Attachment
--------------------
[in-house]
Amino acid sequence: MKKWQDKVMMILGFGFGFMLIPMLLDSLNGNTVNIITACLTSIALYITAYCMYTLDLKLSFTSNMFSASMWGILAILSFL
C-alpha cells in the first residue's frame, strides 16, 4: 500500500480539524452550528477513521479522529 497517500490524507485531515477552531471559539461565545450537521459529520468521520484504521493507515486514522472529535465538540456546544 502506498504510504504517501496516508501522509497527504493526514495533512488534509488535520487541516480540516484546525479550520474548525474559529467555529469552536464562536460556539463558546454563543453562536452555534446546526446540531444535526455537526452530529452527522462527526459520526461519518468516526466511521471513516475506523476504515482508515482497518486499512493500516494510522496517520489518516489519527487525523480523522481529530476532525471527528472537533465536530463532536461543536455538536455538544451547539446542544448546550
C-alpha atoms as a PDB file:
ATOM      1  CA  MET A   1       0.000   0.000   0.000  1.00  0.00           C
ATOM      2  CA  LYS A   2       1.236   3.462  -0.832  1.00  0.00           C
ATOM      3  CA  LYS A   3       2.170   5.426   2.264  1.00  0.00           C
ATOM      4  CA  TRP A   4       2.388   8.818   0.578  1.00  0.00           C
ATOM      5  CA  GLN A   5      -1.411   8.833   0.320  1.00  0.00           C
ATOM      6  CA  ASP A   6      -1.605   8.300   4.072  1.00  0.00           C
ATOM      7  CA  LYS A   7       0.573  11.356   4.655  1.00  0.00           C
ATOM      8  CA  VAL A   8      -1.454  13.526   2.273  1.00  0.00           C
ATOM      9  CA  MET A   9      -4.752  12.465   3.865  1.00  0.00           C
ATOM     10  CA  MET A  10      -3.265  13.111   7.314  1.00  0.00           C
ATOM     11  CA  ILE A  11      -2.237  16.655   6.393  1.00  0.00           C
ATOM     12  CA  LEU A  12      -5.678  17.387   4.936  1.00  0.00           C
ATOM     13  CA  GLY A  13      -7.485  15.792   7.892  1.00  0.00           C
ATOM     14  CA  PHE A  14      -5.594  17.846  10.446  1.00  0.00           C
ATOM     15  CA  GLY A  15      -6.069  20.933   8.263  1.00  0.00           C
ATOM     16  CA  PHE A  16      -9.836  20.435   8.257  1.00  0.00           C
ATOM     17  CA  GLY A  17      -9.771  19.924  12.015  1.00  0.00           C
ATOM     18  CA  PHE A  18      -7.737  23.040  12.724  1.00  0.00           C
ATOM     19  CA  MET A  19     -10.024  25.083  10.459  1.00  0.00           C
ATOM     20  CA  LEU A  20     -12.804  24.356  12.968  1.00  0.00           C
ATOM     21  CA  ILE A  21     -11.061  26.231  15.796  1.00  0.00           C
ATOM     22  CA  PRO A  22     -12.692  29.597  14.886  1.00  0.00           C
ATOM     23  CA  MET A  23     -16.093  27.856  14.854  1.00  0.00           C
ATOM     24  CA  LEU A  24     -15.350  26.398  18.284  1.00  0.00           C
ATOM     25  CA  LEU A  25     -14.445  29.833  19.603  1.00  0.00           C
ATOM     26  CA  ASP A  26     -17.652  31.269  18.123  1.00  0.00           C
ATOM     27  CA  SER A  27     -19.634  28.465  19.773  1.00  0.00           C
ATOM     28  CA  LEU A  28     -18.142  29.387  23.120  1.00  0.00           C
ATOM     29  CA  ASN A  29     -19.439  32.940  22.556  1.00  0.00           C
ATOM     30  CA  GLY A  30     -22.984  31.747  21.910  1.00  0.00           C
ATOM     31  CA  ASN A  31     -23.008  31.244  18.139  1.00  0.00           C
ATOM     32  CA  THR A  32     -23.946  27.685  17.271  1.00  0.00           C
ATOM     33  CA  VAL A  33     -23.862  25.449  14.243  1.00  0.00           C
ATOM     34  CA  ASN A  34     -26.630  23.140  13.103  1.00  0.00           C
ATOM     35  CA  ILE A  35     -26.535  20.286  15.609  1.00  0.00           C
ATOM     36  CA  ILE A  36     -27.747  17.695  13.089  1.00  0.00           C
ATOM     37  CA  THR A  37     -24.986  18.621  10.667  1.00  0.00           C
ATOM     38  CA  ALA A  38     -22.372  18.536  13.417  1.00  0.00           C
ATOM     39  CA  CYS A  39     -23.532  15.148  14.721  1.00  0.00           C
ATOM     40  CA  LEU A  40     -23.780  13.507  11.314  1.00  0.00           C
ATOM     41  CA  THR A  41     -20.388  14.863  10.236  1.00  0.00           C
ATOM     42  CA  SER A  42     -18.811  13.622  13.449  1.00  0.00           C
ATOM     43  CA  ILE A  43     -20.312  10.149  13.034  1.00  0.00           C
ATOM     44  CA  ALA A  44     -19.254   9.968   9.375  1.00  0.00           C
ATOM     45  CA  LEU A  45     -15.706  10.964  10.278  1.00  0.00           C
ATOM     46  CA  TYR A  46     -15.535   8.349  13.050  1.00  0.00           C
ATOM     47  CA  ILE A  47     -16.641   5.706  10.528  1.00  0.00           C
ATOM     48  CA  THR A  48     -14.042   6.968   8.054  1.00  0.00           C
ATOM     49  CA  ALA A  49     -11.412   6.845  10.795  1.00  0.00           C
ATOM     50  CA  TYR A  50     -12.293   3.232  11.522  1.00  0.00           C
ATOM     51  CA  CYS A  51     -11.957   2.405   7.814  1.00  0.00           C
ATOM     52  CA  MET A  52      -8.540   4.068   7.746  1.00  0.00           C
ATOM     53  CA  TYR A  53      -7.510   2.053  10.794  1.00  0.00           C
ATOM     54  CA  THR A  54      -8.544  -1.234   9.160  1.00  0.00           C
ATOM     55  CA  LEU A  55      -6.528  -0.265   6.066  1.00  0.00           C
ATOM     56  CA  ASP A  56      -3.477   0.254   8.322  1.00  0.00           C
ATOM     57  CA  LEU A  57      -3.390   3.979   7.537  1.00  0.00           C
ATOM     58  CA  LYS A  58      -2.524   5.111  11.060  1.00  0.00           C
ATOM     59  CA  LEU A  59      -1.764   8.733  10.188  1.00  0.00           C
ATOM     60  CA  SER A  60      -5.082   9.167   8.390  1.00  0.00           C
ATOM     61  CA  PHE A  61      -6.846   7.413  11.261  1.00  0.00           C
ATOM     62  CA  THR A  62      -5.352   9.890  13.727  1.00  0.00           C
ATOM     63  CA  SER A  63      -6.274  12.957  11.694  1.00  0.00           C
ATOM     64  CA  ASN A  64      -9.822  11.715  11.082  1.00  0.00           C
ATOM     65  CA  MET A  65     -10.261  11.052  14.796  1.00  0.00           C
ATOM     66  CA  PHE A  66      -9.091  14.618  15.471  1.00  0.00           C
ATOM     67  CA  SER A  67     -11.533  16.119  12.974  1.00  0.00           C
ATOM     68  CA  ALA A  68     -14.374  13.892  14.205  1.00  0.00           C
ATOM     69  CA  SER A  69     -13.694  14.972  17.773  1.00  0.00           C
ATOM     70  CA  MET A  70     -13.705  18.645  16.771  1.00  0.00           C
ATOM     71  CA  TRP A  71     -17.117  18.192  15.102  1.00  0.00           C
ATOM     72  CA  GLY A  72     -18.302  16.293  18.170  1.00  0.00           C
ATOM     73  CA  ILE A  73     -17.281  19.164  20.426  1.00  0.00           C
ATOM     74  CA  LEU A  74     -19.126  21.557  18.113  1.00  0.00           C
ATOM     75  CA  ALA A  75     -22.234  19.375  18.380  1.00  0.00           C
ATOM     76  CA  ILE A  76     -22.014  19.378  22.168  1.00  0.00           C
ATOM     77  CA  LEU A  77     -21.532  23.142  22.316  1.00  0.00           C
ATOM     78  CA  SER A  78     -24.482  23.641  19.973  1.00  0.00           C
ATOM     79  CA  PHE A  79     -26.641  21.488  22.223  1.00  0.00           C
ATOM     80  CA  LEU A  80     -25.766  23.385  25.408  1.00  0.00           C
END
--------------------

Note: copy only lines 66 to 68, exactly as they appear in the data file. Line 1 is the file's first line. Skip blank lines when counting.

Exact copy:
ATOM     62  CA  THR A  62      -5.352   9.890  13.727  1.00  0.00           C
ATOM     63  CA  SER A  63      -6.274  12.957  11.694  1.00  0.00           C
ATOM     64  CA  ASN A  64      -9.822  11.715  11.082  1.00  0.00           C